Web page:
And there are good reasons for writing AT1 bond contracts such that bondholders fare no worse than shareholders in a bailout, resolution, or bankruptcy. Somewhat ambiguous contractual language, as in the CS case, feeds different expectations as to what will happen in a crisis. Against the background of these ambiguities and the international prevalence of the ‘absolute priority rule’ or at least a pari passu regime, the bondholders probably hoped that no (complete) write-down would occur, and the price of the bonds apparently reflected this. CS ‘traded’ on this ambiguity to minimize its financing costs, and regulators such as FINMA rely on it to strengthen banks’ financial position and financial stability.

Resolving the ambiguity is important to reduce unnecessary transactions costs, as evidenced by the litigation triggered by the current write-down event. It is also important to eliminate the perverse incentive for the bondholders to accelerate the demise of the issuer by filing for insolvency in an attempt to preserve their presumed rank above shareholders. Moving to (at least) a (post-conversion) pari passu regime could avoid the need to significantly increase the price for AT1 bonds with a clear ‘total write-down’ feature. The pricing of these bonds would continue to be based on the principle that debt should not rank lower than equity—a cardinal principle and focal point of bankruptcy laws world-wide.

The implications of the CS bailout go beyond the (future) treatment of the AT1 bondholders. It is remarkable that the Swiss government resorted to an ad hoc bailout outside the applicable framework for bank resolution to restructure CS. Similar ad hoc bailouts of ‘critical’ non-financial firms have occurred and will continue to occur in the aftermath of geopolitical or macroeconomic shocks such as the COVID-19 pandemic or the energy crisis following the war in Ukraine. Arguably, the applicable bankruptcy laws suffer from certain structural limitations which can make an ad hoc bailout the better restructuring tool.

Bankruptcy and bank resolution are heavily regulated. In contrast, ad hoc bailouts are not regulated at all. The potential for abuse (of taxpayer money) and arbitrary decision-making is significant. Establishing some regulatory guideposts could assist regulators and governments to act consistently and based on principles in a bailout scenario. For example, the principle that shareholders should bear losses first is a cornerstone of corporate bankruptcy laws and policies world-wide. International institutions such as UNCITRAL or UNIDROIT should begin work on ‘Principles on Ad Hoc Bailouts of Critical Firms’ that would fill the current regulatory void and provide some certainty for all affected parties.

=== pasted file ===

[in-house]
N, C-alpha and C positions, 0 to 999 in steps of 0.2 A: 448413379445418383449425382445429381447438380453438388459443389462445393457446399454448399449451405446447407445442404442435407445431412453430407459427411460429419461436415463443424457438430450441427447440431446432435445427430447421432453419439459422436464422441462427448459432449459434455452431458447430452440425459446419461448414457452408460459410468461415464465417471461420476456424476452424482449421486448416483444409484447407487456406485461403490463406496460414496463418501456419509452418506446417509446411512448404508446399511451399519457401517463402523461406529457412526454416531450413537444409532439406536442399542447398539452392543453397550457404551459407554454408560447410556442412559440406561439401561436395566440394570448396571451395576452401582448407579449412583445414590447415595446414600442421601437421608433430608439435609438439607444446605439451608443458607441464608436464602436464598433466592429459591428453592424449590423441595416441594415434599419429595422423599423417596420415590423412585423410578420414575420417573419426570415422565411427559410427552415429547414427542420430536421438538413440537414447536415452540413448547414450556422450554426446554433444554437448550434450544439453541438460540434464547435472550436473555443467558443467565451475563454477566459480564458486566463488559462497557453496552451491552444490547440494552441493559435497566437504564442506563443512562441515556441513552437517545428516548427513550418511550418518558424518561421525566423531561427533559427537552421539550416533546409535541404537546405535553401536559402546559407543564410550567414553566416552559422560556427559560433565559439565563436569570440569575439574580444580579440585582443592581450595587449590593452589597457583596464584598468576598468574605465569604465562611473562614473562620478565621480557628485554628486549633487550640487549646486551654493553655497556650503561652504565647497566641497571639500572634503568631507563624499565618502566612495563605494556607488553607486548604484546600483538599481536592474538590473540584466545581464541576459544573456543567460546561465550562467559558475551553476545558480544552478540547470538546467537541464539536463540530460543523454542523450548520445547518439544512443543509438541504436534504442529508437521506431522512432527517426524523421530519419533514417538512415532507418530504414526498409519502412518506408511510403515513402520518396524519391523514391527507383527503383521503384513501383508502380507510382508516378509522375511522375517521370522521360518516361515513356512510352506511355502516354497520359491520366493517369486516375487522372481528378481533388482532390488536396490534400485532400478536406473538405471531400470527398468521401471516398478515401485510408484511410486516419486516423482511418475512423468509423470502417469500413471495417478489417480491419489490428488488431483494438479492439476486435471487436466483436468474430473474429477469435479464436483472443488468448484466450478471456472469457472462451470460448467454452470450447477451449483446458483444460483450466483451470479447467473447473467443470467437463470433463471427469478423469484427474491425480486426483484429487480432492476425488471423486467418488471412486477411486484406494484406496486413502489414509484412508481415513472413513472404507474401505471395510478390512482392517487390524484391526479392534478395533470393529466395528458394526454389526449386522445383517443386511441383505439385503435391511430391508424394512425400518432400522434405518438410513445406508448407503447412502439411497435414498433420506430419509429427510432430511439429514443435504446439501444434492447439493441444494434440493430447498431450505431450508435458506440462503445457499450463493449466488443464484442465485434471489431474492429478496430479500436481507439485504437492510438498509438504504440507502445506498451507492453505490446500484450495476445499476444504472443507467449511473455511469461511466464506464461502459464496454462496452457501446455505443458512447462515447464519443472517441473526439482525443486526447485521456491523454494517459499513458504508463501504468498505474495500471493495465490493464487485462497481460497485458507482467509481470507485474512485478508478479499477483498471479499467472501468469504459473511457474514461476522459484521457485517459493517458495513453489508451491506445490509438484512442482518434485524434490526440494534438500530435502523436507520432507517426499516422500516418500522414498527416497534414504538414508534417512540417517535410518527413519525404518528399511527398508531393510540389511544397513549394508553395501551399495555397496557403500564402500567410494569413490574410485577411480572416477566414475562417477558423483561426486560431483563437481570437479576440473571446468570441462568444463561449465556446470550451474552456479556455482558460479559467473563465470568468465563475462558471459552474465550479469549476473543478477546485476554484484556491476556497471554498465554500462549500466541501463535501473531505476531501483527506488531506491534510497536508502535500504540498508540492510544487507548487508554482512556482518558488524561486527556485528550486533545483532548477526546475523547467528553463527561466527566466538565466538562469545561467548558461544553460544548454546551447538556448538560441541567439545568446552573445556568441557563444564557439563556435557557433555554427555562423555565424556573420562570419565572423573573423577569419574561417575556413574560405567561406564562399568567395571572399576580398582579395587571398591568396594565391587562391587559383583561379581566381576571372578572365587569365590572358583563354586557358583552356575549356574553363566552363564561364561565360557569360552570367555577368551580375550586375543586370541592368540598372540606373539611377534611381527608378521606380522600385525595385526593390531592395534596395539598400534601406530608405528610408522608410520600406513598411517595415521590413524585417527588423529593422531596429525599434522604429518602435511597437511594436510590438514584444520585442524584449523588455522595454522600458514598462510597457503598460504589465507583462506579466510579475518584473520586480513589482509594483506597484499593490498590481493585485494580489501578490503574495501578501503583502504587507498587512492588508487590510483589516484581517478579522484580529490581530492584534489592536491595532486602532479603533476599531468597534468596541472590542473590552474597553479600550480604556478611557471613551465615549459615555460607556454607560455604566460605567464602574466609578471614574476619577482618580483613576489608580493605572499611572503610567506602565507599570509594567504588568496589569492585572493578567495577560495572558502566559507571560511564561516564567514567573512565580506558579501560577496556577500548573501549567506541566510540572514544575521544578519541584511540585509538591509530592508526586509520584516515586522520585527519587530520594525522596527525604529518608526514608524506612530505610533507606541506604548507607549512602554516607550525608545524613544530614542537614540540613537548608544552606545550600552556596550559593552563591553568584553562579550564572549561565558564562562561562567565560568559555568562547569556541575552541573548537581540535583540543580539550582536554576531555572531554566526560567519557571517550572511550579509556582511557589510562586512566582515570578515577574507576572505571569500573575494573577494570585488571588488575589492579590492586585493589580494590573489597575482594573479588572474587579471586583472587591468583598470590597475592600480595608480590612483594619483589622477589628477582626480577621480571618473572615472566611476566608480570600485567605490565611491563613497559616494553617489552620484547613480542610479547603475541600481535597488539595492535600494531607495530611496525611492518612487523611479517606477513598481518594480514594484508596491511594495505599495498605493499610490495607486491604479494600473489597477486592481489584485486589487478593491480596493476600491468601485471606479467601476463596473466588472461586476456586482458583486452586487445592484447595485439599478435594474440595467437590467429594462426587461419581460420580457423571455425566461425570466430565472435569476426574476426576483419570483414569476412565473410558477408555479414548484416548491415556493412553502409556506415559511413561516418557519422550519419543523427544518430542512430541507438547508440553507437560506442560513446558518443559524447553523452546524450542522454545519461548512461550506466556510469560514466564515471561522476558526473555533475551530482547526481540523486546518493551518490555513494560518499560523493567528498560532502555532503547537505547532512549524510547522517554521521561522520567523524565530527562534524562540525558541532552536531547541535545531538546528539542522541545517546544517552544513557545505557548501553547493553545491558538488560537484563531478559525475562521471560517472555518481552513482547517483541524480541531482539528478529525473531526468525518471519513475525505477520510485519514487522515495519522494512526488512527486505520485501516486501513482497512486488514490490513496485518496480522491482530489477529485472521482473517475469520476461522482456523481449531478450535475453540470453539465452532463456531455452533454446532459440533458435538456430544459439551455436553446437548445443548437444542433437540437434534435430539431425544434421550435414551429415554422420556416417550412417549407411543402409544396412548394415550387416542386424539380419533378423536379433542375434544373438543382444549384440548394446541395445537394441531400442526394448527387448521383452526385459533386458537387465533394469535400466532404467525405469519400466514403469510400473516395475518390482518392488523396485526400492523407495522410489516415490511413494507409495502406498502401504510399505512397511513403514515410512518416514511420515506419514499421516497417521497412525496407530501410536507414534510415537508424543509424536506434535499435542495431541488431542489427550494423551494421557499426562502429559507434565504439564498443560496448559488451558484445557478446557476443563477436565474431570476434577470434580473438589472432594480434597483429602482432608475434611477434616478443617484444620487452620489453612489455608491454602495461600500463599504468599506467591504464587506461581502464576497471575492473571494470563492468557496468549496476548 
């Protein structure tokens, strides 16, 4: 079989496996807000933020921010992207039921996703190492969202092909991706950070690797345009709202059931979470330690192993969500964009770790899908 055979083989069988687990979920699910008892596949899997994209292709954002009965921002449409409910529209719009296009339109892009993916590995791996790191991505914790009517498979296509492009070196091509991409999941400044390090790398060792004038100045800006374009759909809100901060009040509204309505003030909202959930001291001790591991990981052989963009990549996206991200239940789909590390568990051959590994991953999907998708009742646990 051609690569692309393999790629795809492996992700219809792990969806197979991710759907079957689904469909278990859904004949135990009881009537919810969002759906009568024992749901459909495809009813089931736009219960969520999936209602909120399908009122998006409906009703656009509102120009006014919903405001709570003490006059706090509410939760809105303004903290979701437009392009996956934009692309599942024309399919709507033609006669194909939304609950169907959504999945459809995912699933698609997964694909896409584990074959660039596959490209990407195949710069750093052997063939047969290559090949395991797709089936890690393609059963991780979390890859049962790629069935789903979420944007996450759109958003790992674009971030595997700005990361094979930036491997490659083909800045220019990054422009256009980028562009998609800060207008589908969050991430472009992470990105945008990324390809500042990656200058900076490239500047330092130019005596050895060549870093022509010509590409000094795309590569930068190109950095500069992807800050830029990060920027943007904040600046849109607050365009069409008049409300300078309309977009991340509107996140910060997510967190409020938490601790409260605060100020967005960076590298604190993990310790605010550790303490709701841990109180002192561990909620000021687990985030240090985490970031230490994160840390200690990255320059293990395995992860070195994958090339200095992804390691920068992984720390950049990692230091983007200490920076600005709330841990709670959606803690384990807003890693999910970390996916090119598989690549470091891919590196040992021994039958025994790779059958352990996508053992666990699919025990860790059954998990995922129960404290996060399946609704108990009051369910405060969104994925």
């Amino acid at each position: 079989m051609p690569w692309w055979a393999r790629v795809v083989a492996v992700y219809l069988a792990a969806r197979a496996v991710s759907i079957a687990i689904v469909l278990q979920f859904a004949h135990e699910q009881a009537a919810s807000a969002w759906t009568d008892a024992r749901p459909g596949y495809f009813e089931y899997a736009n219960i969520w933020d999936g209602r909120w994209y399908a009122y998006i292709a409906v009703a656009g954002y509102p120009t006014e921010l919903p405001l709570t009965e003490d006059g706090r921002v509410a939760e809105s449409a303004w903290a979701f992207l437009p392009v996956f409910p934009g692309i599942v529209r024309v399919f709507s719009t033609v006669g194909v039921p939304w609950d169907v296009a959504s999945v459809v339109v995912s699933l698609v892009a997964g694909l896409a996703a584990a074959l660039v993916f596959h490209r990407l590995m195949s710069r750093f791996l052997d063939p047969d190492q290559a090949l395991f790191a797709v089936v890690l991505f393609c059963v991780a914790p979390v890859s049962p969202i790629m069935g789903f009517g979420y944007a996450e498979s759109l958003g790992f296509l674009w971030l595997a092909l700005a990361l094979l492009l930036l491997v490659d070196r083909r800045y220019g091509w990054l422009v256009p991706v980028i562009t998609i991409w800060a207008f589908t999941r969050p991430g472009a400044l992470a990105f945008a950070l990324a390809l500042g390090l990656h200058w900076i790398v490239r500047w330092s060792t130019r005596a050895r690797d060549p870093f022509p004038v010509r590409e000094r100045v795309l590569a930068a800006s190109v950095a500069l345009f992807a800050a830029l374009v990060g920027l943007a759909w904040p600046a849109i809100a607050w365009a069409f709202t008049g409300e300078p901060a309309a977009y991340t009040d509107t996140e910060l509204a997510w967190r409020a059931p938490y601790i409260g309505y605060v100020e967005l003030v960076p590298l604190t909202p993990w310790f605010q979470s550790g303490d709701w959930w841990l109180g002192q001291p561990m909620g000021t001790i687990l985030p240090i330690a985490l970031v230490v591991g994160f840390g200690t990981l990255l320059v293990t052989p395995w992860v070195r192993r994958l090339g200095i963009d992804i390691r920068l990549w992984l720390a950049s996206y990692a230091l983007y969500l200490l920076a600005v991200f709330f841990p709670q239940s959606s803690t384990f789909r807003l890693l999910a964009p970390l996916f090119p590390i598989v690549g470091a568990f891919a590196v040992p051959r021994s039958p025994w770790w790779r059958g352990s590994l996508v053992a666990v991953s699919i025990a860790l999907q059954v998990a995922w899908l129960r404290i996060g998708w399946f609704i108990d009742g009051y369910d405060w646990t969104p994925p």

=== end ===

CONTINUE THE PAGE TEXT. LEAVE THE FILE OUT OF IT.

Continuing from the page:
Horst Eidenmüller is Statutory Professor of Commercial Law at the University of Oxford.

Javier Paz Valbuena is Departmental Lecturer in Law & Finance and DPhil candidate at the University of Oxford.

A version of this post has been published on Columbia Law School’s Blue Sky Blog.


[i] AT1 bonds are a type of hybrid debt issued by banks. In a financial crisis of the bank (“trigger event”), they are written down or converted into equity. Hence, AT1 bonds are also known as “contingent convertible” or “CoCo” bonds. Their key function is to provide (Additional) Tier 1 capital for regulatory purposes under the Basel III framework.

[ii] A detailed list of the bonds that were written down was published by FINMA here. For the purposes of our discussion, we will refer to the terms and conditions of the $1.650 billion 9.750 percent Perpetual Tier 1 Contingent Write-down Capital Notes (ISIN US225401AX66/USH3698DDQ46), as per their ‘Information Memorandum’ of June 16, 2022. These terms and conditions are typical